In the Matter of Melissa Klein and Aaron Klein, dba Sweetcakes by Melissa (July 2, 2015), Case Nos. 44-14 & 45-14, appeal pending.  The Agency’s Formal Charges alleged that Respondents refused to make a wedding cake for two Complainants based on their sexual orientation and that Respondents published and displayed a communication to that effect, in violation of ORS 659A.403 and ORS 659A.409.  In addition, the Formal Charges alleged that Aaron Klein aided and abetted Melissa Klein in the commission of those violations.  The Commissioner held that: (1) A. Klein, acting on behalf of Sweetcakes by Melissa, refused to make a wedding cake for Complainants based on their sexual orientation, thereby violating ORS 659A.403; (2) M. Klein did not violate ORS 659A.403; and (3) A. Klein did not aid and abet M. Klein in violation of ORS 659A.406. The Commissioner reversed the ALJ’s ruling on summary judgment motions that neither A. nor M. Klein violated ORS 659A.409 and held that both A. and M. Klein violated ORS 659A.409.  As partners, A. Klein and M. Klein were held jointly and severally liable for all violations.  Complainants were awarded $75,000 and $60,000, respectively, in damages for emotional and mental suffering resulting from the denial of service.   Finally, Respondents were ordered to cease and desist from publishing, circulating, issuing or displaying, or causing to be published, circulated, issued or displayed, any communication, notice, advertisement or sign of any kind to the effect that any of the accommodations, advantages, facilities, services or privileges of a place of public accommodation will be refused, withheld from or denied to, or that any discrimination will be made against, any person on account of sexual orientation.  Cite this case as 34 BOLI Orders 80 (2015).
 
In the Matter of Leo Thomas Ryder dba Leo's BBQ Bar & Grill (July 1, 2015), Case No. 21-15.  In a default case, the Agency proved that Respondent fired Complainant because she suffered an on-the-job injury and utilized the provisions of ORS chapter 656.  The forum awarded Complainant $22,092 in back pay and lost tips and $120,000 in emotional, mental, and physical suffering damages.  Respondent was also ordered to undergo training on the correct interpretation and application of the Oregon laws pertaining to injured workers.  Cite this case as 34 BOLI Orders 67 (2015).
 
In the Matter of Christopher Lee Ruston (aka Christopher Lee Stahler) and Christine M. Stahler (May 15, 2015), Case No. 16-15.  Respondents employed Claimant as a babysitter from December 7 through December 21, 2013, at the agreed rate of $5.00 per hour.  Claimant earned $450.00 but was only paid $85.00, and Respondents were ordered to pay Claimant $365.00 in unpaid, due and owing wages.  Respondents willfully failed to pay the wages and were also ordered to pay Claimant $1,200.00 in ORS 652.150 penalty wages.  Cite this case as 34 BOLI Orders 56 (2015).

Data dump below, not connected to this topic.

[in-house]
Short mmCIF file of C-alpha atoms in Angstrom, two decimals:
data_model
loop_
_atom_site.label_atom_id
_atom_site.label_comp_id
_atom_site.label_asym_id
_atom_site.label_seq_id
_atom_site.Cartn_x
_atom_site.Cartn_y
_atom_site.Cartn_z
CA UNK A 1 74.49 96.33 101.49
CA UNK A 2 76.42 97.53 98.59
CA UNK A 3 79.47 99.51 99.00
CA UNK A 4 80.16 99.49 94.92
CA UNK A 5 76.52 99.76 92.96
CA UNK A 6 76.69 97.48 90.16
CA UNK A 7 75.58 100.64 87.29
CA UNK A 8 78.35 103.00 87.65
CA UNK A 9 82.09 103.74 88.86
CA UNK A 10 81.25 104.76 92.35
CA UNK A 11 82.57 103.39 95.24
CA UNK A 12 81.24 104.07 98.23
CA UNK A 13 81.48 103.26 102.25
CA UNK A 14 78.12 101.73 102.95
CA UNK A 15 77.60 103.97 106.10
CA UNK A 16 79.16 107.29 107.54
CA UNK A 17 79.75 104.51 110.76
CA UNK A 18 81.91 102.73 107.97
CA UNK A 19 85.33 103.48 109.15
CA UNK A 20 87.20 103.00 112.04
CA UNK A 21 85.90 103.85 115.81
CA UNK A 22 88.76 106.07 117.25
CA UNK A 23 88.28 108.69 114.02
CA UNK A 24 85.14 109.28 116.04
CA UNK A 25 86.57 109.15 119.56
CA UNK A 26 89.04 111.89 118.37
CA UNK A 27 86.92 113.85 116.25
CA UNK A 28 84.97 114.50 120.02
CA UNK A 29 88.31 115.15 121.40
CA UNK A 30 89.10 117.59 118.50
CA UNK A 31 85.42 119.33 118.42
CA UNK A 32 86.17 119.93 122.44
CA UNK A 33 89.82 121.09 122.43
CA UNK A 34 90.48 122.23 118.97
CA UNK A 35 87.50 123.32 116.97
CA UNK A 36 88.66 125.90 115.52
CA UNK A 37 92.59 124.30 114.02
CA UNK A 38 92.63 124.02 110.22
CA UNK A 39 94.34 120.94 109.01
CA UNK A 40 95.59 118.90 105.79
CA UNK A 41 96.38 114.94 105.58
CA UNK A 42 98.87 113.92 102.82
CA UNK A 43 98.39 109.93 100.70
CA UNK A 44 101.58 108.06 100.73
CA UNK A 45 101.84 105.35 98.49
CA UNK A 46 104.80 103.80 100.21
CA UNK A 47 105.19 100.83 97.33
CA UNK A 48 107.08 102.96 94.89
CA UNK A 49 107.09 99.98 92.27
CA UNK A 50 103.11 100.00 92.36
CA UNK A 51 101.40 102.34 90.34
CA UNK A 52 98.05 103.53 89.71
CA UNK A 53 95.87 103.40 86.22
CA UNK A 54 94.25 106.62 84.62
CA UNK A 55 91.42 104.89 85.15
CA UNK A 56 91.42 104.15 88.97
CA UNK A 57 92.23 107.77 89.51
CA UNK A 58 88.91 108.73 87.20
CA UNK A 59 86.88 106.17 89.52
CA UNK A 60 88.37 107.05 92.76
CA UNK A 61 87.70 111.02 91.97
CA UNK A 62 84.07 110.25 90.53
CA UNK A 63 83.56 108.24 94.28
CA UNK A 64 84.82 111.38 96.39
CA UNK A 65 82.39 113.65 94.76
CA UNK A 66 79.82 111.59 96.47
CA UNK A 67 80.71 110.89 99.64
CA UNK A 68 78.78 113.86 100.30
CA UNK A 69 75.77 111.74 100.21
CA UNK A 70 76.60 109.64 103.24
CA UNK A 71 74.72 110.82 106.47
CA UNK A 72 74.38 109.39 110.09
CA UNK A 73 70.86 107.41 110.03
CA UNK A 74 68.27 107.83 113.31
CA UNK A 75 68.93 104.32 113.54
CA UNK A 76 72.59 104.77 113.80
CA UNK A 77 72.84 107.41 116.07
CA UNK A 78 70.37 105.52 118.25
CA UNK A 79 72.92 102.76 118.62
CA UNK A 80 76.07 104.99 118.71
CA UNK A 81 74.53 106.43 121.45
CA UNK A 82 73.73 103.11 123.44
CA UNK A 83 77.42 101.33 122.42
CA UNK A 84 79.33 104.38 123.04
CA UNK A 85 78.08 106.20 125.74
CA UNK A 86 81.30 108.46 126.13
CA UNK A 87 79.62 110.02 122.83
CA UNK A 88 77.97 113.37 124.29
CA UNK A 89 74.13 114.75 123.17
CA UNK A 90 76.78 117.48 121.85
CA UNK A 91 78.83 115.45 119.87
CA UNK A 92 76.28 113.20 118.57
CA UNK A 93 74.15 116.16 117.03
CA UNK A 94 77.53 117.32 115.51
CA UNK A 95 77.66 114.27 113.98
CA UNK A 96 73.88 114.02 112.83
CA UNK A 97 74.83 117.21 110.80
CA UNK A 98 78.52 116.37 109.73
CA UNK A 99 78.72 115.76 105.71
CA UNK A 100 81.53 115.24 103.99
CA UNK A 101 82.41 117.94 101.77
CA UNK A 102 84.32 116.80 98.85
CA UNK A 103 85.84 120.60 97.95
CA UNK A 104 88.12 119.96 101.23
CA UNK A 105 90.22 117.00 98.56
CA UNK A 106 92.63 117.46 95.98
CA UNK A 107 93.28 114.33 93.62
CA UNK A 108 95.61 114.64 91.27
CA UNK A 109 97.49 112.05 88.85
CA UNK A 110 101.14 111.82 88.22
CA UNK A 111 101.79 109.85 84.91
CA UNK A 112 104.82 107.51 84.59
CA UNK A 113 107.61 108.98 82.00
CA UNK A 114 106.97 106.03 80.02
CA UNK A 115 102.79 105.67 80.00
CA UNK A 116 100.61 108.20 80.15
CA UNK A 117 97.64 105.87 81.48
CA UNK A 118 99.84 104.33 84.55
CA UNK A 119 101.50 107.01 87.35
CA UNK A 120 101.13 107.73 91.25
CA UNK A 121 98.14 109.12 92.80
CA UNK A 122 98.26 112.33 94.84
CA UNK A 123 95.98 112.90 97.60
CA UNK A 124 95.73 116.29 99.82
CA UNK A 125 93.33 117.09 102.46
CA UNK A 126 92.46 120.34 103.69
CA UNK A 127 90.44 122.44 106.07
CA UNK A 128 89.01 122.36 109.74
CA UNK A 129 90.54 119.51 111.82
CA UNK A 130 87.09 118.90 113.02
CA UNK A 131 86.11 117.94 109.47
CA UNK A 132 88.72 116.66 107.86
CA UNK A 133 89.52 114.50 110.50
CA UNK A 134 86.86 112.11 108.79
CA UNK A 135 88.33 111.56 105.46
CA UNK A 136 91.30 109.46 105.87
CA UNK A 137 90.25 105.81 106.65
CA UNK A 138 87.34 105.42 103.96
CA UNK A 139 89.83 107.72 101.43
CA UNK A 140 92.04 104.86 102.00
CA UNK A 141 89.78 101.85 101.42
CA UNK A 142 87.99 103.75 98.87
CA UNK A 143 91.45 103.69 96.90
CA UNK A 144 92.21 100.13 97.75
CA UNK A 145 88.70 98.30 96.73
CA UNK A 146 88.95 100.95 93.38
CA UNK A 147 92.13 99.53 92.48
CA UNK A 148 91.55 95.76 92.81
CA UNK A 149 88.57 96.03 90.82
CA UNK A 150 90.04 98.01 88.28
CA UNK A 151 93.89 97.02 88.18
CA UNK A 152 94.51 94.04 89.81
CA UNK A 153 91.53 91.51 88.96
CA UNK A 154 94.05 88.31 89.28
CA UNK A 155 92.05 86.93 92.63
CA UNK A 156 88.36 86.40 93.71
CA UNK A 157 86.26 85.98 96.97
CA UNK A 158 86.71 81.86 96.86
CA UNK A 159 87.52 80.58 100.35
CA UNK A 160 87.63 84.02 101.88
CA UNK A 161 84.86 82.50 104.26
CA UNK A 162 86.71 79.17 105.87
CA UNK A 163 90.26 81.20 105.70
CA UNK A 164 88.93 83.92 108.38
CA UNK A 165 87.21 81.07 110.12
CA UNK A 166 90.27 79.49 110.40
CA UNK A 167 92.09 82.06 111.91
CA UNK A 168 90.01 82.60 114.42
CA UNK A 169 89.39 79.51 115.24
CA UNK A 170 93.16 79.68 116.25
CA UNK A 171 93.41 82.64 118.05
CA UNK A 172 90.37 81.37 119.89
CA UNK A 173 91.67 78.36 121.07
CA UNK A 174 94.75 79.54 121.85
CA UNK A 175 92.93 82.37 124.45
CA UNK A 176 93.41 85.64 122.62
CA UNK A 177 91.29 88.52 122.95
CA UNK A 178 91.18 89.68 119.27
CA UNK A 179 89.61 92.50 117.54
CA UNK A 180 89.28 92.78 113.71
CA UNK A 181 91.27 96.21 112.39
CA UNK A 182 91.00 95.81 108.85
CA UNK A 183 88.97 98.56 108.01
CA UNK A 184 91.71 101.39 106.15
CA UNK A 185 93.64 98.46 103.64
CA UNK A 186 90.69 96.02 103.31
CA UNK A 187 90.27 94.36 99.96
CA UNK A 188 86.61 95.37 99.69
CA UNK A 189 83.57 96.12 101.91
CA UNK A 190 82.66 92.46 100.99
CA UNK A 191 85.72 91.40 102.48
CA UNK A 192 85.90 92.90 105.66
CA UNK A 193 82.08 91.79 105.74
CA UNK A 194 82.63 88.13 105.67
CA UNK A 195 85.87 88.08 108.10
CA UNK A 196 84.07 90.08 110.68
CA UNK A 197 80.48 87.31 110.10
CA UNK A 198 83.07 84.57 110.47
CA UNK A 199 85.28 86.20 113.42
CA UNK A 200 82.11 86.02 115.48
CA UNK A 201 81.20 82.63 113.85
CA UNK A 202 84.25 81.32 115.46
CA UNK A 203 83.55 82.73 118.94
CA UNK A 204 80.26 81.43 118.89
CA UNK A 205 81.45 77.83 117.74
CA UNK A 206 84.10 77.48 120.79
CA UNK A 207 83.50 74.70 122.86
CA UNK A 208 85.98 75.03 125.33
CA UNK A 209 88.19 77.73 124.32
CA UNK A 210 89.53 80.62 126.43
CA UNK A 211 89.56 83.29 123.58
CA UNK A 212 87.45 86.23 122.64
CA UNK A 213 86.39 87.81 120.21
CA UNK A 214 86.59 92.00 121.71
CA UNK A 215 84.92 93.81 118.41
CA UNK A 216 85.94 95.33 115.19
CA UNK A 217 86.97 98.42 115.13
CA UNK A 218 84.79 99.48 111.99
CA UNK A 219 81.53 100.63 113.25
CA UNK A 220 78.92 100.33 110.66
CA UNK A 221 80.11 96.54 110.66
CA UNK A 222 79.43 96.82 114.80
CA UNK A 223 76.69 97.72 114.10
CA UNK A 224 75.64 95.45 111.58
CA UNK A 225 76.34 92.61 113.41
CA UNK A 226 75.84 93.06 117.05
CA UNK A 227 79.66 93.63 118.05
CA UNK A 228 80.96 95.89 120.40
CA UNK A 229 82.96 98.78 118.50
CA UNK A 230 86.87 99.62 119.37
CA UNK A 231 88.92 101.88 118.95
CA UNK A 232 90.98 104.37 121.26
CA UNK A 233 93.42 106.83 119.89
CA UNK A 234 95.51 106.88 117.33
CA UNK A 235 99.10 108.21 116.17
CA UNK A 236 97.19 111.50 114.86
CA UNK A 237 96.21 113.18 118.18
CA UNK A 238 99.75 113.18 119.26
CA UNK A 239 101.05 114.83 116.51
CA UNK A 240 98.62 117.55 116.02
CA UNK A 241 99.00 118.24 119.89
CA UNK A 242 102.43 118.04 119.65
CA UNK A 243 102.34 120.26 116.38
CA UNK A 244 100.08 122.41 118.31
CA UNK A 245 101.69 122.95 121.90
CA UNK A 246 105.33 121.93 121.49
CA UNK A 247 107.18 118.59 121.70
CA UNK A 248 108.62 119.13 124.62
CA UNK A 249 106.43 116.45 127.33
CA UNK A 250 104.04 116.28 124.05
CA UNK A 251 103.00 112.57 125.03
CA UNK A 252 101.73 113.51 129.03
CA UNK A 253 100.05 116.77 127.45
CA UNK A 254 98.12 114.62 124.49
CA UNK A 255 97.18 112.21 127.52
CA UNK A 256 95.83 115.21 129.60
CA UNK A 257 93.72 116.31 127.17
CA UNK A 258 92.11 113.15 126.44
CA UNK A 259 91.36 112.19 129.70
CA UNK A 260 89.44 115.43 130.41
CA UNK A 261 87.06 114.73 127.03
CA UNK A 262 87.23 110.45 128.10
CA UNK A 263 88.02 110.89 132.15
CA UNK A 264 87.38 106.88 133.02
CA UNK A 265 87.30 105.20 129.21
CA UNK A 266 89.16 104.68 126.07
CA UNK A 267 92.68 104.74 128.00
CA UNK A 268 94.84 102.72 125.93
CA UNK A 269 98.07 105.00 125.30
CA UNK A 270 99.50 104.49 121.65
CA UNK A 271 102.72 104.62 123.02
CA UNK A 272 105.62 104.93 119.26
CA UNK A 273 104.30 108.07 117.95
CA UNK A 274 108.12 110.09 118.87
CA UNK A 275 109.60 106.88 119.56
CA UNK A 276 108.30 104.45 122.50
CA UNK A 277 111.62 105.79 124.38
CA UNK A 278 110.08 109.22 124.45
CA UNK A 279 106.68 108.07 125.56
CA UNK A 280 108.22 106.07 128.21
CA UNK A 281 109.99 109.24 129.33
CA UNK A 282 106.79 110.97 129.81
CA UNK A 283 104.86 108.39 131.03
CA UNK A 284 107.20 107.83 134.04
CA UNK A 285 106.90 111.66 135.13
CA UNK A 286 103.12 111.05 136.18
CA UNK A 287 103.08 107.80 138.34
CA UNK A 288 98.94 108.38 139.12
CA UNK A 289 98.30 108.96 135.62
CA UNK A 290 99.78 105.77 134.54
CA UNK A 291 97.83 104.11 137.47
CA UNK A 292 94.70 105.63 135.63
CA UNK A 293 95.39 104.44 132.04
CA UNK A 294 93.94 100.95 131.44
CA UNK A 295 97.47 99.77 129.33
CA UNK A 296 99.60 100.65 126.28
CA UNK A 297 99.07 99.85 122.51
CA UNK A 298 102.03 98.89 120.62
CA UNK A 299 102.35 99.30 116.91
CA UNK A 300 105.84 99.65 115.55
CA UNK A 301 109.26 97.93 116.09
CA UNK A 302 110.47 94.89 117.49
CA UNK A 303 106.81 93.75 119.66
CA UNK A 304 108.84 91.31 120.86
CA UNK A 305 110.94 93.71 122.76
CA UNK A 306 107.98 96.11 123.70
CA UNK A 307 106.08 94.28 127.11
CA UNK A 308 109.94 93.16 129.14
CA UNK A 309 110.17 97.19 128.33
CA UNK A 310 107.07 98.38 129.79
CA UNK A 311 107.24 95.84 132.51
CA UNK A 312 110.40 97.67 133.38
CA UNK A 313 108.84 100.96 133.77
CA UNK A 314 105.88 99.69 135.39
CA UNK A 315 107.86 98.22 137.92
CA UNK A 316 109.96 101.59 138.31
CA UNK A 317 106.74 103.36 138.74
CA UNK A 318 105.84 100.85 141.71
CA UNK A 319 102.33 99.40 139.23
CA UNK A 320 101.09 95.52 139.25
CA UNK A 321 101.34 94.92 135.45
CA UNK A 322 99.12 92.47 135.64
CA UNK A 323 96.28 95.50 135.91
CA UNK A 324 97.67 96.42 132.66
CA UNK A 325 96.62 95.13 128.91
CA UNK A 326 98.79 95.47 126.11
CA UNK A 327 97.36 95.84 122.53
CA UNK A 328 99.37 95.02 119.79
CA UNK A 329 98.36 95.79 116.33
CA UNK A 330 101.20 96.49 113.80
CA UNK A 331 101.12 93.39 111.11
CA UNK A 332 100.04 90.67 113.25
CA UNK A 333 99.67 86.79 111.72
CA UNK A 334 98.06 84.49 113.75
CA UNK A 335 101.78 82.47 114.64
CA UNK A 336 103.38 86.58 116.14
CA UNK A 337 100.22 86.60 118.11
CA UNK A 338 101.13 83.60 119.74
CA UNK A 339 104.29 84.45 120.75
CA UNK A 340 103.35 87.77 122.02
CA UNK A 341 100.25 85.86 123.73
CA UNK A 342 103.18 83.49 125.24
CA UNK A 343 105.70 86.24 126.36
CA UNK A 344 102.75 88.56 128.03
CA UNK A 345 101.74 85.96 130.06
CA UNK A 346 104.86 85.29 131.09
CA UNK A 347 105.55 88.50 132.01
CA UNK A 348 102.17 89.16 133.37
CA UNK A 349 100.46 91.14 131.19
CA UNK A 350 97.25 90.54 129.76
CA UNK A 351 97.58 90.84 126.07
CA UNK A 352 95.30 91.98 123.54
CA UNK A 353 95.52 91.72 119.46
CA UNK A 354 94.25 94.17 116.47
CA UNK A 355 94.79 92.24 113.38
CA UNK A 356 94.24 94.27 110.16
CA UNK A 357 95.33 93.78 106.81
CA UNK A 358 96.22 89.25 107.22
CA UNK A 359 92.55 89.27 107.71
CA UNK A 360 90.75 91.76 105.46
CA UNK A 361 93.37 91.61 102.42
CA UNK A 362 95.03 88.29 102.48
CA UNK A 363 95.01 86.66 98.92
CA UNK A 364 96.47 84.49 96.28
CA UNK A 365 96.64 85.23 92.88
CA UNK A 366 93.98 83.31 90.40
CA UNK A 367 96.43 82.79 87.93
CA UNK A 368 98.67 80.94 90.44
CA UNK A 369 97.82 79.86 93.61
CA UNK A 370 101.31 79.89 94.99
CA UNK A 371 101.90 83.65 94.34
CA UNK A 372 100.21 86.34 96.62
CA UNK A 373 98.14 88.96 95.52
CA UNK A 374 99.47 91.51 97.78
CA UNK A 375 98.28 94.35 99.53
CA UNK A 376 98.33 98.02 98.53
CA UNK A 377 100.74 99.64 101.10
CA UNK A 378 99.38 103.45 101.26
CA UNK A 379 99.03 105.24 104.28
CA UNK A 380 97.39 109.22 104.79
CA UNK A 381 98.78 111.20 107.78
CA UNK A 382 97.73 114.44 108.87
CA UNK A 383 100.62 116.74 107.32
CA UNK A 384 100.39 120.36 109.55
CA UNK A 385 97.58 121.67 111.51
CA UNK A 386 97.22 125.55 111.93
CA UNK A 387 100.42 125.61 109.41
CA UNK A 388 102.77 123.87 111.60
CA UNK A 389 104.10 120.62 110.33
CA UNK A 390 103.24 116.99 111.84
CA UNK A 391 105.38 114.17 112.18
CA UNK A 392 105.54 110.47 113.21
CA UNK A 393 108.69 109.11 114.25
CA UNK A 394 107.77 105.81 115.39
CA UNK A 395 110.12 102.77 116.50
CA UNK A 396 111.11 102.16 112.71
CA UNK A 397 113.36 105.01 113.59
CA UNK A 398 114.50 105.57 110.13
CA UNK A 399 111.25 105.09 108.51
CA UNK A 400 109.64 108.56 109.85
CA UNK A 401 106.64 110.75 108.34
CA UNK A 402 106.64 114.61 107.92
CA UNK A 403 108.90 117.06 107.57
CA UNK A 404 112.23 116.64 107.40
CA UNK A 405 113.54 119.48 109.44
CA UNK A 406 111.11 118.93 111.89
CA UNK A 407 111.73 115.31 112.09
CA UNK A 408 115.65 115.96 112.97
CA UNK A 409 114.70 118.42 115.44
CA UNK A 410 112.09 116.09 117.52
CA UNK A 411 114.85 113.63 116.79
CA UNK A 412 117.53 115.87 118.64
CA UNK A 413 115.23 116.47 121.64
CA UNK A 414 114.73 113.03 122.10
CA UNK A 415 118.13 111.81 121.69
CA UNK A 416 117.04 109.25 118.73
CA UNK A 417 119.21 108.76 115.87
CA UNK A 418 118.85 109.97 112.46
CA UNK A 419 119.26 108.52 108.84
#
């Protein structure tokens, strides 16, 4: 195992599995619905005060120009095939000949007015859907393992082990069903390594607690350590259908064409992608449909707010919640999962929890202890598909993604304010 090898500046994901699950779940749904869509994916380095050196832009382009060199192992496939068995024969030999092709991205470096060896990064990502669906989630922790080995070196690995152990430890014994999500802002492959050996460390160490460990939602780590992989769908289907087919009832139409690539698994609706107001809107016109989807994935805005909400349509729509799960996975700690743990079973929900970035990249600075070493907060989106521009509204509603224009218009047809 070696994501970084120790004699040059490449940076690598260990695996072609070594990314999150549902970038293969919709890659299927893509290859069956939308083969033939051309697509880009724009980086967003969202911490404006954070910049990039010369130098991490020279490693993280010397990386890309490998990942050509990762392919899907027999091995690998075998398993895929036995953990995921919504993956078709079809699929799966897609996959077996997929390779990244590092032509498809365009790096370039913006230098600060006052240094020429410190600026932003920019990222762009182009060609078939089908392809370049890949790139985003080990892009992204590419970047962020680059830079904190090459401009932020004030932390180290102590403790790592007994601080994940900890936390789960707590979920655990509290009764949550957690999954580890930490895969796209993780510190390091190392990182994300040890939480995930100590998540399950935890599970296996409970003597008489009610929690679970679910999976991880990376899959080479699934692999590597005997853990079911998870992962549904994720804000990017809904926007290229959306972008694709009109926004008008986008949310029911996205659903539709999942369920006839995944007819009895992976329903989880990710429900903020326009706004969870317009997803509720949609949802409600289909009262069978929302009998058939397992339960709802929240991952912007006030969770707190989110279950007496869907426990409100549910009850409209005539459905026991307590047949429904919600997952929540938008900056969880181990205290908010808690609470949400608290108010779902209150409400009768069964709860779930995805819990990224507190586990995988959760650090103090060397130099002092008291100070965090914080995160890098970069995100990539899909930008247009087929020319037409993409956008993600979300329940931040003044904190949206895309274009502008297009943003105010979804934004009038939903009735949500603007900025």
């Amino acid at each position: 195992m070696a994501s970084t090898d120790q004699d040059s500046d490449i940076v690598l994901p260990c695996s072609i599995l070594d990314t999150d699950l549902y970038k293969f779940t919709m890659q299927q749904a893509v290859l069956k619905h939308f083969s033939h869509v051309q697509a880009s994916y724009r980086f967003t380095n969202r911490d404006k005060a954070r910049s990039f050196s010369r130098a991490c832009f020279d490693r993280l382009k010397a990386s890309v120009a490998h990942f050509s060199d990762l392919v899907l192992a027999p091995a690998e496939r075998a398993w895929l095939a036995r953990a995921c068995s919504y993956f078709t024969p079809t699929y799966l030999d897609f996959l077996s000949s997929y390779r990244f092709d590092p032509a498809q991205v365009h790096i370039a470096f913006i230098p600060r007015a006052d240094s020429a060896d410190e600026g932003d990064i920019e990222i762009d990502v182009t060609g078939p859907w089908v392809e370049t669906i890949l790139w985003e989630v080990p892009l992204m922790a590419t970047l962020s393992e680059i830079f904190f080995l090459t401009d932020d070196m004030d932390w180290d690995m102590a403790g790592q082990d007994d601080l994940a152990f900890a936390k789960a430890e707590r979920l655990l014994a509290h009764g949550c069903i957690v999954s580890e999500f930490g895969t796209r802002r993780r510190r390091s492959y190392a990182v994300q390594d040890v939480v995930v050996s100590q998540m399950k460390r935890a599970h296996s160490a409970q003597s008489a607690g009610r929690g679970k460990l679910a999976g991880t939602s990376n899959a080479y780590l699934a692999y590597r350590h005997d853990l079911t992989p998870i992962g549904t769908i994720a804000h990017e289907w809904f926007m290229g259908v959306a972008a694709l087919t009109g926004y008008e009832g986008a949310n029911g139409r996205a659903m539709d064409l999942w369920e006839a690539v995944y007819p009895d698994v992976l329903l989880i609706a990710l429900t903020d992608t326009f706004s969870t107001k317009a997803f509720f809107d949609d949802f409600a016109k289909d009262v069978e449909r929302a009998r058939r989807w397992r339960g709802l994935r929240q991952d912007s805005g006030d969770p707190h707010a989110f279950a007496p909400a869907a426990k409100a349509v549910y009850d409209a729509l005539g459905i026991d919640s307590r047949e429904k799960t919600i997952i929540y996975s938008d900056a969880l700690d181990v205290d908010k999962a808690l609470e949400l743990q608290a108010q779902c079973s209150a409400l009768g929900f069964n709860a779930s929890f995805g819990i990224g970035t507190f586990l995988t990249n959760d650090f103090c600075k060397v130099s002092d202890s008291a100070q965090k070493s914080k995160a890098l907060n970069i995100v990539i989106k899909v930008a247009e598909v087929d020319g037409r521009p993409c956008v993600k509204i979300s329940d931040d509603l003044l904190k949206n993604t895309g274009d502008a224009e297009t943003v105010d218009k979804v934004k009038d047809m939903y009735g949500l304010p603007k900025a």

In the Matter of Autoteam, LLC, Global Auto Motors, LLC, and Drive Credit, LLC (March 31, 2015), Case No. 01-15.  Although credible evidence established that Respondent Autoteam employed Claimant, the evidence was not sufficiently reliable to support the number of work hours claimed or whether the Claimant was paid for all hours worked.  Based on the lack of evidence establishing that Respondents failed to pay Claimant for all wages owed, the Amended Order of Determination alleging unpaid wages, penalty wages and civil penalties was dismissed.  Cite this case as 34 BOLI Orders 44 (2015).
 
In the Matter of Kara Johnson dba Duck Stop Market (November 6, 2014), Case No. 30-14, appeal pending.  Complainant, an individual with multiple disabilities who has been prescribed a service dog and uses service dogs to mitigate her disabilities, was not allowed to shop in Respondent’s convenience store in April 2013 while accompanied by her service dogs.  Respondent violated ORS 659A.142(4).  The forum awarded Complainant $60,000 in damages for physical, emotional, and mental suffering.  Cite this case as 34 BOLI Orders 2 (2014).
 
In the Matter of CSRT LLC and Robert Sabo (August 28, 2014), Case No. 38-14.  Respondent CSRT employed Claimant from November 15, 2012, through May 15, 2013, at the agreed rate of $20 per hour. Claimant earned a total of $10,400.00 and was paid nothing for her work. Respondents CSRT and Robert P. Sabo were ordered to pay Claimant $10,400.00 in unpaid, due and owing wages. CSRT and Sabo, as a successor in interest to CSRT, willfully failed to pay these wages and were ordered to pay Claimant $4,800.00 in ORS 652.150 penalty wages.  Cite this case as 33 BOLI Orders 263 (2014).
 
In the Matter of Charlene Anderson dba Domestic Rescue (June 27, 2014), Case No. 41-14.  Respondent, who operated a house-cleaning business, employed Claimant as a house cleaner.  During the weeks at issue, Respondent failed to pay Claimant any of the wages owing to her. Claimant terminated her employment. Notice was sent to the Respondent, who did not dispute that she owed wages, but did object to the hourly rate claimed, which the Agency proved was $10 per hour. Claimant was not paid for 38 hours worked and is owed $380 in unpaid, due and owing wages. The failure to pay Claimant her wages due and owing at the time of termination was willful and Respondent was ordered to pay Claimant $2,400 in penalty wages. Cite this case as 33 BOLI Orders 253 (2014).
 
In the Matter of Multnomah County Sheriff's Office (May 19, 2014), Case No. 01-14, appeal pending.  Complainant, who qualified as a disabled veteran under Oregon’s Veterans’ Preference Law, ORS 408.225 through 408.237, was one of three applicants, all sergeants with Respondent’s office, who applied for a promotion to Law Enforcement Lieutenant.  Complainant was not hired. Respondent did not comply with the Law in that it failed to devise and apply methods to give special consideration in the hiring decision to veterans and disabled veterans. Damages for emotional distress were awarded in the amount of $50,000, and Respondent was ordered to comply with the law and train its staff.  NOTECite this case as 33 BOLI Orders 220 (2014).